Query priority - Amazon Redshift
Services or capabilities described in Amazon Web Services documentation might vary by Region. To see the differences applicable to the China Regions, see Getting Started with Amazon Web Services in China (PDF).

Query priority

Not all queries are of equal importance, and often performance of one workload or set of users might be more important. If you have enabled automatic WLM, you can define the relative importance of queries in a workload by setting a priority value. The priority is specified for a queue and inherited by all queries associated with the queue. You associate queries to a queue by mapping user groups and query groups to the queue. You can set the following priorities (listed from highest to lowest priority):


  2. HIGH


  4. LOW


Administrators use these priorities to show the relative importance of their workloads when there are queries with different priorities contending for the same resources. Amazon Redshift uses the priority when letting queries into the system, and to determine the amount of resources allocated to a query. By default, queries run with their priority set to NORMAL.

An additional priority, CRITICAL, which is a higher priority than HIGHEST, is available to superusers. To set this priority, you can use the functions CHANGE_QUERY_PRIORITY, CHANGE_SESSION_PRIORITY. and CHANGE_USER_PRIORITY. To grant a database user permission to use these functions, you can create a stored procedure and grant permission to a user. For an example, see CHANGE_SESSION_PRIORITY.


Only one CRITICAL query can run at a time.

Let's take an example where the priority of an extract, transform, load (ETL) workload is higher than the priority of the analytics workload. The ETL workload runs every six hours, and the analytics workload runs throughout the day. When only the analytics workload is running on the cluster, it gets the entire system to itself, yielding high throughput with optimal system utilization. However, when the ETL workload starts, it gets the right of the way because it has a higher priority. Queries running as part of the ETL workload get the right of the way during admission and also preferential resource allocation after they are admitted. As a consequence, the ETL workload performs predictably regardless of what else might be running on the system. Thus, it provides predictable performance and the ability for administrators to provide service level agreements (SLAs) for their business users.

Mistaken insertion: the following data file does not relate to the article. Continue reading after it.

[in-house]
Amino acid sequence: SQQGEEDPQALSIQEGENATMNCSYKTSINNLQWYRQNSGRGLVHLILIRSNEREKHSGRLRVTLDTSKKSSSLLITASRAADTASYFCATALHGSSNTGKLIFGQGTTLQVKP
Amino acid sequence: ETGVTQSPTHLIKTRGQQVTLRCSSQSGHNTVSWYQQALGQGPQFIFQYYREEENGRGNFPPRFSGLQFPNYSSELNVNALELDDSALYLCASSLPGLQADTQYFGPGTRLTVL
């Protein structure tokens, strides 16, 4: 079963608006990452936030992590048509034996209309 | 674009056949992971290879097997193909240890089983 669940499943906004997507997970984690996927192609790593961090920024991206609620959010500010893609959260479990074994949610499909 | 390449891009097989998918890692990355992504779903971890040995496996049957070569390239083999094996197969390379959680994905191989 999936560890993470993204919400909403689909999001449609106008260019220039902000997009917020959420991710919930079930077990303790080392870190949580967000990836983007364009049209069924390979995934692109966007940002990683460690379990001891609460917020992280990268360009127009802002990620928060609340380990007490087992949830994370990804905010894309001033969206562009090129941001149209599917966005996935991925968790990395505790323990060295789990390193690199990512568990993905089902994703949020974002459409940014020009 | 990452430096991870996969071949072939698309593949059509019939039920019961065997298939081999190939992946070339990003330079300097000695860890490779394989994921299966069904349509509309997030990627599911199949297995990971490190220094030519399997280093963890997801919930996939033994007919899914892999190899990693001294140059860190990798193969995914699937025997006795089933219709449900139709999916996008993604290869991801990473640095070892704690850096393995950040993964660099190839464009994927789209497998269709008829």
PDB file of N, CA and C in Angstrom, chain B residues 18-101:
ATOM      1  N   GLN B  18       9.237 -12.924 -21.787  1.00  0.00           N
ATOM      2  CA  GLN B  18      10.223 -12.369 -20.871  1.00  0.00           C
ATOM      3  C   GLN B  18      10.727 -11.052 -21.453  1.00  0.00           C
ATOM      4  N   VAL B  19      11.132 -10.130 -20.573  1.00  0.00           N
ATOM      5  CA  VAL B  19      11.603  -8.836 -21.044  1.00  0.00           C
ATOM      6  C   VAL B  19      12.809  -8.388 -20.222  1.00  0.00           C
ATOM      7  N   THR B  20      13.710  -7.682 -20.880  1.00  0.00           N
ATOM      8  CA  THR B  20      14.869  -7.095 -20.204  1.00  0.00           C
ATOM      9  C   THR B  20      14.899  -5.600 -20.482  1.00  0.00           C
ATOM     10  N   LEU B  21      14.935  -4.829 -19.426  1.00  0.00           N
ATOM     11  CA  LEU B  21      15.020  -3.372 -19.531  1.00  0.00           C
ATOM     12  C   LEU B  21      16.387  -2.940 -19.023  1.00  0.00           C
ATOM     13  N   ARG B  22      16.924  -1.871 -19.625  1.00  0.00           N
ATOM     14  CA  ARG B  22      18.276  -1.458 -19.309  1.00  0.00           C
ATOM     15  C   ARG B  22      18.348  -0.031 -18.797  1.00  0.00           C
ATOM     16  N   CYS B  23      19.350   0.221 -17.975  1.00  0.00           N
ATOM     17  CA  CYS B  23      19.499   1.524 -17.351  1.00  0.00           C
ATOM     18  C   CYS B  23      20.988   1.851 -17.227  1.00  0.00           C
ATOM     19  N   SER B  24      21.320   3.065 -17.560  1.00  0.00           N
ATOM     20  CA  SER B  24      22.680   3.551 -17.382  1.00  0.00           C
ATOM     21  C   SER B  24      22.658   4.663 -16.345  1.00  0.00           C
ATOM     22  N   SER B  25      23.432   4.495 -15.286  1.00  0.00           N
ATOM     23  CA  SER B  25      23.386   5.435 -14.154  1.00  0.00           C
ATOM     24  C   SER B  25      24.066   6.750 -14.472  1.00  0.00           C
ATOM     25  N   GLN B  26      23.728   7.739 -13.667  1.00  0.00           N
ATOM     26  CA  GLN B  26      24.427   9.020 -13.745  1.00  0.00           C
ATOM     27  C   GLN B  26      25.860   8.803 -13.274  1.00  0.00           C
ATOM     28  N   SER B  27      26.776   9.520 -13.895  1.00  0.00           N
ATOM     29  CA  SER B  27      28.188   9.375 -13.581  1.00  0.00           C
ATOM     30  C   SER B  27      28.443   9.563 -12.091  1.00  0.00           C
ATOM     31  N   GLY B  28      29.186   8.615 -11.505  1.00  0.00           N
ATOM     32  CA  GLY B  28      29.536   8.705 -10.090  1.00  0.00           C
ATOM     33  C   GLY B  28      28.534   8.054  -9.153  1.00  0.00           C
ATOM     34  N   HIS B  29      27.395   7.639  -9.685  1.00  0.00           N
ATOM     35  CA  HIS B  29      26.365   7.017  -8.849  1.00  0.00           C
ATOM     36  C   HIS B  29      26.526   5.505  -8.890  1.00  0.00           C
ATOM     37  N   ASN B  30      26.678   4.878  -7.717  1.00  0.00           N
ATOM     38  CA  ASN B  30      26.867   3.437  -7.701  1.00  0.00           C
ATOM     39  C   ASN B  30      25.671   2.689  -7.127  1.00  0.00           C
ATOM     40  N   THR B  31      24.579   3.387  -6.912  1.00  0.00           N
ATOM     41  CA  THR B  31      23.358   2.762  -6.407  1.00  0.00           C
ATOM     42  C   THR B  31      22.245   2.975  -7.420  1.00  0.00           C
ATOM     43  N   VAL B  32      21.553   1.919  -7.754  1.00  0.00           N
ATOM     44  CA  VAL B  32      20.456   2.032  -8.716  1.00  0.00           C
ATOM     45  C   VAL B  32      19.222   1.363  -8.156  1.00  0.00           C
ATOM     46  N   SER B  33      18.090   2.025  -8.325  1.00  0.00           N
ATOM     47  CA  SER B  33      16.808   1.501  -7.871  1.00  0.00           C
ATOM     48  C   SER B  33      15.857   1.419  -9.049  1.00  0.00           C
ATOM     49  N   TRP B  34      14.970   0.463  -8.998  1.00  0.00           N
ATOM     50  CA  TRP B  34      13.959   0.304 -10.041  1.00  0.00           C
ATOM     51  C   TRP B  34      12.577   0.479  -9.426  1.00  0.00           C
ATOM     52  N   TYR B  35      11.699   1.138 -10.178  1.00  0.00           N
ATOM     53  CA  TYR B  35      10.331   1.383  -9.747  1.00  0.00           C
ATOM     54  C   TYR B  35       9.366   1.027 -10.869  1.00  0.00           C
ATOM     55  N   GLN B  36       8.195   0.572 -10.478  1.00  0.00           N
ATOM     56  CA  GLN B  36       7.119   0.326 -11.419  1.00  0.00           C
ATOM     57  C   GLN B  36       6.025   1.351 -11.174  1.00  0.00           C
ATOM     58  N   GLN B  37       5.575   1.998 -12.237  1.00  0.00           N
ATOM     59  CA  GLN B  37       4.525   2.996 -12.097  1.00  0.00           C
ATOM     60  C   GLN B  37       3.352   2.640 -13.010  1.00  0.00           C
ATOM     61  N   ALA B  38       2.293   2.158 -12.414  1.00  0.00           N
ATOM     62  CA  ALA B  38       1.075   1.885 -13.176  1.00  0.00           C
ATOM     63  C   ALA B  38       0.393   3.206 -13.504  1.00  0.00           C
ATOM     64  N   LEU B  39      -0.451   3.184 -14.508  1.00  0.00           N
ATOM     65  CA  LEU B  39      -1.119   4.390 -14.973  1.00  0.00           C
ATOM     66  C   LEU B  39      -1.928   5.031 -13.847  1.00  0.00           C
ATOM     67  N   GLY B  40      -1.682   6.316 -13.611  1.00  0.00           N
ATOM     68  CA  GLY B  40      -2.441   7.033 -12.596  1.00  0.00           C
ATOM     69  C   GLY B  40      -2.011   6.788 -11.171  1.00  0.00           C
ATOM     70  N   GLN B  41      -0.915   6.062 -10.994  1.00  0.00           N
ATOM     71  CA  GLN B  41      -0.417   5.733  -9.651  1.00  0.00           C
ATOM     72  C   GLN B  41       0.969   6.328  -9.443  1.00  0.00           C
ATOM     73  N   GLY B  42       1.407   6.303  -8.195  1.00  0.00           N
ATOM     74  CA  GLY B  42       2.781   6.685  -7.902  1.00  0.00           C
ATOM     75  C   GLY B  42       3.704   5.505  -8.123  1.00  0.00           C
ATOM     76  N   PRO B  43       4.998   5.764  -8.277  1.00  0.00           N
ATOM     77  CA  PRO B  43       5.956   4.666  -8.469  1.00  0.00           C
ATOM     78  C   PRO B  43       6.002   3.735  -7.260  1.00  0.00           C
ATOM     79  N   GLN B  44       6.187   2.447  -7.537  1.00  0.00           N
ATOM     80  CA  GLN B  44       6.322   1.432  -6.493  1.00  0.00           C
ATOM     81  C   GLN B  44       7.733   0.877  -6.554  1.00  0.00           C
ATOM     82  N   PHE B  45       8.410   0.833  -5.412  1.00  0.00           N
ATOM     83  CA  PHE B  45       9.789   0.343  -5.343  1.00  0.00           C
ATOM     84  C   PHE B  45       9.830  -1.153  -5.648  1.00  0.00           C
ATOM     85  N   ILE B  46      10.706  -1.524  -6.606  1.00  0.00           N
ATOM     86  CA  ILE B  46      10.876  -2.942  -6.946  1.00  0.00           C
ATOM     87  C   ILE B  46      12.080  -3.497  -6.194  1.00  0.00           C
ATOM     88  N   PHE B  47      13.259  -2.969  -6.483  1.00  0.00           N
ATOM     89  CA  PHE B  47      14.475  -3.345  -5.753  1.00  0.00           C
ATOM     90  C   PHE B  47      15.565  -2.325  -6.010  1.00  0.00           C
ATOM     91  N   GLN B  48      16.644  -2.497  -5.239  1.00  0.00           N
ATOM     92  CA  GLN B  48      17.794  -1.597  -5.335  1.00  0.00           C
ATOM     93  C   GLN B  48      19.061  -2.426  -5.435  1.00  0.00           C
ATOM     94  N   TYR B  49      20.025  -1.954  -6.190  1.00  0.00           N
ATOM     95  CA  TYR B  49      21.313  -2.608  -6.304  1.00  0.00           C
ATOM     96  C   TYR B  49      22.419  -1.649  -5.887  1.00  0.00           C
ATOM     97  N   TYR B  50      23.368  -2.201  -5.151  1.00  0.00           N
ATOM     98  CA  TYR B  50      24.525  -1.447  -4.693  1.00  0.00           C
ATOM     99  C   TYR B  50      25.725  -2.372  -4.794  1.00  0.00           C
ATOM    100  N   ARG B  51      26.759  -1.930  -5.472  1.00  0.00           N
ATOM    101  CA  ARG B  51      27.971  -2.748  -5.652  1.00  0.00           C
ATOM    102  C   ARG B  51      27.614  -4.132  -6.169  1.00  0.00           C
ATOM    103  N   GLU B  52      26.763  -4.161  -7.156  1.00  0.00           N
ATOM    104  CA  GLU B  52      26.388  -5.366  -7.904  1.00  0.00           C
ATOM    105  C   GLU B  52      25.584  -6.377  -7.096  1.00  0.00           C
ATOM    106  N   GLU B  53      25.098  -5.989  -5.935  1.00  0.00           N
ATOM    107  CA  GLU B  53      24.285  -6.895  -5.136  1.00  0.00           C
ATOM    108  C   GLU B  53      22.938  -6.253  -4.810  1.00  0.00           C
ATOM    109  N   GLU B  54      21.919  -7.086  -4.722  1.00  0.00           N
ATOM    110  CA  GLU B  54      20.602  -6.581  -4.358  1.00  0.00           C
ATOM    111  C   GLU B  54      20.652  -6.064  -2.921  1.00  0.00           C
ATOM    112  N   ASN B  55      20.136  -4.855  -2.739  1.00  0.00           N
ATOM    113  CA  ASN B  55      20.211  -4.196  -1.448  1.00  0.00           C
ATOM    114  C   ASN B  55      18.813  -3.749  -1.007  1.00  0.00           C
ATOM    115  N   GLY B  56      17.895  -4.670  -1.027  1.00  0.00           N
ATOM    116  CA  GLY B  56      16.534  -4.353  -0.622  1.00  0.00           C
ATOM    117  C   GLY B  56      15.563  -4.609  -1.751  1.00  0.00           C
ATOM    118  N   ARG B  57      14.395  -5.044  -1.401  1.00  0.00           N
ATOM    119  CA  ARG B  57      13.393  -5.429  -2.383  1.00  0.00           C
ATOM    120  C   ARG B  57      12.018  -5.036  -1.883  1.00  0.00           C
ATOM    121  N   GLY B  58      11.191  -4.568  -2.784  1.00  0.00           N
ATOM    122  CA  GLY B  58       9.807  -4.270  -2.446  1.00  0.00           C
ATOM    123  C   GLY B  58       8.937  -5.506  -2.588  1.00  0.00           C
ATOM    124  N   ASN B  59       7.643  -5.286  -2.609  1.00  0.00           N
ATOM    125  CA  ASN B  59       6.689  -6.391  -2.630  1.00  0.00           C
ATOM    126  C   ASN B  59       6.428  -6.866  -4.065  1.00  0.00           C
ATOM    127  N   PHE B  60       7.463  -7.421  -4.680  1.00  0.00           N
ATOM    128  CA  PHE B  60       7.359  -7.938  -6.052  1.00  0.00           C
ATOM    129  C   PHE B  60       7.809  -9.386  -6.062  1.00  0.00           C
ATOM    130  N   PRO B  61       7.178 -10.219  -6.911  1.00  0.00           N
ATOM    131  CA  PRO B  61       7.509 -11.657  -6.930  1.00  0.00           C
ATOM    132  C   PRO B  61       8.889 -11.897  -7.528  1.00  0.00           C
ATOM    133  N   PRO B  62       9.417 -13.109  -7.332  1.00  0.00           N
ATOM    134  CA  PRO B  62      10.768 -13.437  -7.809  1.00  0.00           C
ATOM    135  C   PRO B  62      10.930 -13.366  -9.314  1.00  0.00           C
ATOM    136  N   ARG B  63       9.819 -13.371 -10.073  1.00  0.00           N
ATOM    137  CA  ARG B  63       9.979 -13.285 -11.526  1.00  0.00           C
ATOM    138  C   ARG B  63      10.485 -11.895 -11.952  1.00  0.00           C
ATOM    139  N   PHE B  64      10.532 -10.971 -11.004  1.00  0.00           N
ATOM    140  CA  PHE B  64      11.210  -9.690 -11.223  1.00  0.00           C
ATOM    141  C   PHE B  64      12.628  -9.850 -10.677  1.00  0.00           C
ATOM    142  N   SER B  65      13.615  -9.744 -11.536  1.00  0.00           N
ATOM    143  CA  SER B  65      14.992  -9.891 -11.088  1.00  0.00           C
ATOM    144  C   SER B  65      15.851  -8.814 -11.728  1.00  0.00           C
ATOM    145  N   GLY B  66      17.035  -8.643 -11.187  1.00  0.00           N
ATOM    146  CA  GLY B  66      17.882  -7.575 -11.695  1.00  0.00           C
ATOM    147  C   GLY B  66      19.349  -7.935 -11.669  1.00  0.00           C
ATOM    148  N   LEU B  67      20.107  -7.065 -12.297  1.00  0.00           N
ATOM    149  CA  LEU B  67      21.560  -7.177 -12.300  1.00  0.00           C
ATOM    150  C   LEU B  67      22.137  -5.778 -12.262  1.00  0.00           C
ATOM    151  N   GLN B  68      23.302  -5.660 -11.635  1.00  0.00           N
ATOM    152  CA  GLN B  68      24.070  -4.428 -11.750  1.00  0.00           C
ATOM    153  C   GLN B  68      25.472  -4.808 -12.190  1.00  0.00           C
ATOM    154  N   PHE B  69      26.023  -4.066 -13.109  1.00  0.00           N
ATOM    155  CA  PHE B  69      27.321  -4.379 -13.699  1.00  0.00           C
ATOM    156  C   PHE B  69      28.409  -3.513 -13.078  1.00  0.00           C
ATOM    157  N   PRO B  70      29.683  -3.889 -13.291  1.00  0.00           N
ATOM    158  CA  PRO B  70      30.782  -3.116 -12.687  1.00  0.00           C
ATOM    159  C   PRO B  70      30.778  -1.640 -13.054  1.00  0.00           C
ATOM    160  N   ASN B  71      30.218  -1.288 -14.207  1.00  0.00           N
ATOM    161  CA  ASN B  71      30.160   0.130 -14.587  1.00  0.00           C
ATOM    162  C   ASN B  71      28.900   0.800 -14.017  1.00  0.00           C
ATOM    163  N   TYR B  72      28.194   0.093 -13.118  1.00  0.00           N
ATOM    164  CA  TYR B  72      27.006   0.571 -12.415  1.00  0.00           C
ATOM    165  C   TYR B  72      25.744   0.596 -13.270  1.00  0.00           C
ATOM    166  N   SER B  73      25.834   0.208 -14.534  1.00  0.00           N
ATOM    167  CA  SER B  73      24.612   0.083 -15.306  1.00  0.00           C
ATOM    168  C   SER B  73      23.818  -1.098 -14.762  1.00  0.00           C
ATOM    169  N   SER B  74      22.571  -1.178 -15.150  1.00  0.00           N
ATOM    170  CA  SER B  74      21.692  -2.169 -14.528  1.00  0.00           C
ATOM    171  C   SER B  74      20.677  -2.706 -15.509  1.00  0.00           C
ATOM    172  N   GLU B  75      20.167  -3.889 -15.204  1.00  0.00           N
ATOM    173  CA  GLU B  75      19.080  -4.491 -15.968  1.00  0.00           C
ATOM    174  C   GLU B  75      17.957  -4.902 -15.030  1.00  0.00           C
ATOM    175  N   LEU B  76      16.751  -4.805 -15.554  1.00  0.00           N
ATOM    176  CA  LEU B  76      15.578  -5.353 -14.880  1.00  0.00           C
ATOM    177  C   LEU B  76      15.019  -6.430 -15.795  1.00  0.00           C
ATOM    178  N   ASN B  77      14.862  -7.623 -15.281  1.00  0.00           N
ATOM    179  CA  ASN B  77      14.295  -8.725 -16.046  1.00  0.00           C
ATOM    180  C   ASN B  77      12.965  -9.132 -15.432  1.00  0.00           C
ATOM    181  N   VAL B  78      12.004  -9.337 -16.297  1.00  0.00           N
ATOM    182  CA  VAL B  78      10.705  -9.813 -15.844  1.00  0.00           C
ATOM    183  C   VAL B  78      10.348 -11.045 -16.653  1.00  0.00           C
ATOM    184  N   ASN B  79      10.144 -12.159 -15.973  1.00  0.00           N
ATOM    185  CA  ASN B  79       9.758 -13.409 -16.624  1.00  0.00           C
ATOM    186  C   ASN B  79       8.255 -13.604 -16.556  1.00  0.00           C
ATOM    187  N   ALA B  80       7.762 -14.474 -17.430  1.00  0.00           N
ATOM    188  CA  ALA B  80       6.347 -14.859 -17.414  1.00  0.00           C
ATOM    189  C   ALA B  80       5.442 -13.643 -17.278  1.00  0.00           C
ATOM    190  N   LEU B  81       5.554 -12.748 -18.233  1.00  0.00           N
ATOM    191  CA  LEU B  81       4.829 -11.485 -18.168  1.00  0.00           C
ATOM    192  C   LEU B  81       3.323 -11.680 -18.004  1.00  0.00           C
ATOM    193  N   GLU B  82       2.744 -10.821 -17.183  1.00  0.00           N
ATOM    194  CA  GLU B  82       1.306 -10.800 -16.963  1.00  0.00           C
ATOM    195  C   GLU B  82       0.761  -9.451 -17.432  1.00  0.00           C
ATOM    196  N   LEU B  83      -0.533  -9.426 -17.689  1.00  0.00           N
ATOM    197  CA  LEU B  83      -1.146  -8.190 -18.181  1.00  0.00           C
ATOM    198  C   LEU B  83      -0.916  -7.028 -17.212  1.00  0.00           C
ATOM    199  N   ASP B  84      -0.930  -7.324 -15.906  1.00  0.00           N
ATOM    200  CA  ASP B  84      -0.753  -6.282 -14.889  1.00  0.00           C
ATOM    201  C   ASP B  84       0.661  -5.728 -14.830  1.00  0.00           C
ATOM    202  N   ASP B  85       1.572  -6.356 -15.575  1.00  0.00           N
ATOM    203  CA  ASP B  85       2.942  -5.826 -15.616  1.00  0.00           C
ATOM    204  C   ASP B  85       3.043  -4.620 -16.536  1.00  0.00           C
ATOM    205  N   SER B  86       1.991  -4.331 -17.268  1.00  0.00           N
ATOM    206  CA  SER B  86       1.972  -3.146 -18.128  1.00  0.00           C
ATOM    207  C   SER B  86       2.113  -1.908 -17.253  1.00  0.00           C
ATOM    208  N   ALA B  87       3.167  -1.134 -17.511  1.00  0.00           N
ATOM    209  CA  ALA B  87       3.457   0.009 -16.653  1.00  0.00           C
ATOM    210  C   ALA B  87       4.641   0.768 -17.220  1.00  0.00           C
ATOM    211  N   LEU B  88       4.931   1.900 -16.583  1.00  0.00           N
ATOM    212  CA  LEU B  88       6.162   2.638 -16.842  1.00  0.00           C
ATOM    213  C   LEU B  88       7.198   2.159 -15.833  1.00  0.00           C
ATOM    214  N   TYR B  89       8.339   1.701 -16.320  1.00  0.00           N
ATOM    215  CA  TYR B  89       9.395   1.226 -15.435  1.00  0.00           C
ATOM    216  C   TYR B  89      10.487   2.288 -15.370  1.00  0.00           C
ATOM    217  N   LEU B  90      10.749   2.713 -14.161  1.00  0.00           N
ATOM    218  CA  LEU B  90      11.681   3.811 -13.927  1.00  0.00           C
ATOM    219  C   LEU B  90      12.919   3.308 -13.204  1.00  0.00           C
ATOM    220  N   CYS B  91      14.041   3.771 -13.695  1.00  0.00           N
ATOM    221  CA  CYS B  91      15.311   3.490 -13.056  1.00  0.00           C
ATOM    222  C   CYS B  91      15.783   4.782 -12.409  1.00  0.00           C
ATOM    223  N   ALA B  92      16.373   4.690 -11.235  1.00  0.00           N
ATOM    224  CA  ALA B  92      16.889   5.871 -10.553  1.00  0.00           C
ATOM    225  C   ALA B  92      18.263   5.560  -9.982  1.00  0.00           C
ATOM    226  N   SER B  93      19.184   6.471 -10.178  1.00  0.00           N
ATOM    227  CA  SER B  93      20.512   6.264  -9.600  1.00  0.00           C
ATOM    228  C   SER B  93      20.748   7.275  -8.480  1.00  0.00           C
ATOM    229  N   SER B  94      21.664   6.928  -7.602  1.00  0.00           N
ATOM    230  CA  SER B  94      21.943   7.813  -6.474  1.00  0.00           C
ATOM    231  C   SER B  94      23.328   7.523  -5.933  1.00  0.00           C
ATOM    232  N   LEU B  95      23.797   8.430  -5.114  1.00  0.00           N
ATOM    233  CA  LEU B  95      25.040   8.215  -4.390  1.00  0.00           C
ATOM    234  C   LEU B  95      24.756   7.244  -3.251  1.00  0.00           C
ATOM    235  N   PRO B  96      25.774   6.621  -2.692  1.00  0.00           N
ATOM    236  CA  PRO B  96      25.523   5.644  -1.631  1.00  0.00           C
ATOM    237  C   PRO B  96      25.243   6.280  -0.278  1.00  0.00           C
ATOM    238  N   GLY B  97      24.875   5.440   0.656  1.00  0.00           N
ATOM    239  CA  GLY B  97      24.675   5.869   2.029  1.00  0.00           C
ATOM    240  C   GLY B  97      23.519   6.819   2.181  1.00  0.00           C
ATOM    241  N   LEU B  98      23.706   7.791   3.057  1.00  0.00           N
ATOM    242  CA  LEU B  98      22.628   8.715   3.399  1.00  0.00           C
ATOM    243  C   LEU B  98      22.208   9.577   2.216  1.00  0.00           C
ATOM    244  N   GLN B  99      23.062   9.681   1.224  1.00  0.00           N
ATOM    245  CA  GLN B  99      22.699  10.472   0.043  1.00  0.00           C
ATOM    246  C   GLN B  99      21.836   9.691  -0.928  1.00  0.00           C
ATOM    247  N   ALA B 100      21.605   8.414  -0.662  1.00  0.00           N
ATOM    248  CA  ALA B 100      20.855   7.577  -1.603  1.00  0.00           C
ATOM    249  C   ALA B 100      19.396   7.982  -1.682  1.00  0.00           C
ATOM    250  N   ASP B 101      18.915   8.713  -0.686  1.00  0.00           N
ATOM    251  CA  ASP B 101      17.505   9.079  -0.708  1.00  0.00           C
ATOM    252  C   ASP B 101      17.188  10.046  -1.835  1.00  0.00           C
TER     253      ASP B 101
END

Within a given cluster, the predictable performance for a high priority workload comes at the cost of other, lower priority workloads. Lower priority workloads might run longer either because their queries are waiting behind more important queries to complete. Or they might run longer because they're getting a smaller fraction of resources when they are running concurrently with higher priority queries. Lower priority queries don't suffer from starvation, but rather keep making progress at a slower pace.

In the preceding example, the administrator can enable concurrency scaling for the analytics workload. Doing this enables that workload to maintain its throughput, even though the ETL workload is running at high priority.

Configuring queue priority

If you have enabled automatic WLM, each queue has a priority value. Queries are routed to queues based on user groups and query groups. Start with a queue priority set to NORMAL. Set the priority higher or lower based on the workload associated with the queue's user groups and query groups.

You can change the priority of a queue on the Amazon Redshift console. On the Amazon Redshift console, the Workload Management page displays the queues and enables editing of queue properties such as Priority. To set the priority using the CLI or API operations, use the wlm_json_configuration parameter. For more information, see Configuring Workload Management in the Amazon Redshift Management Guide.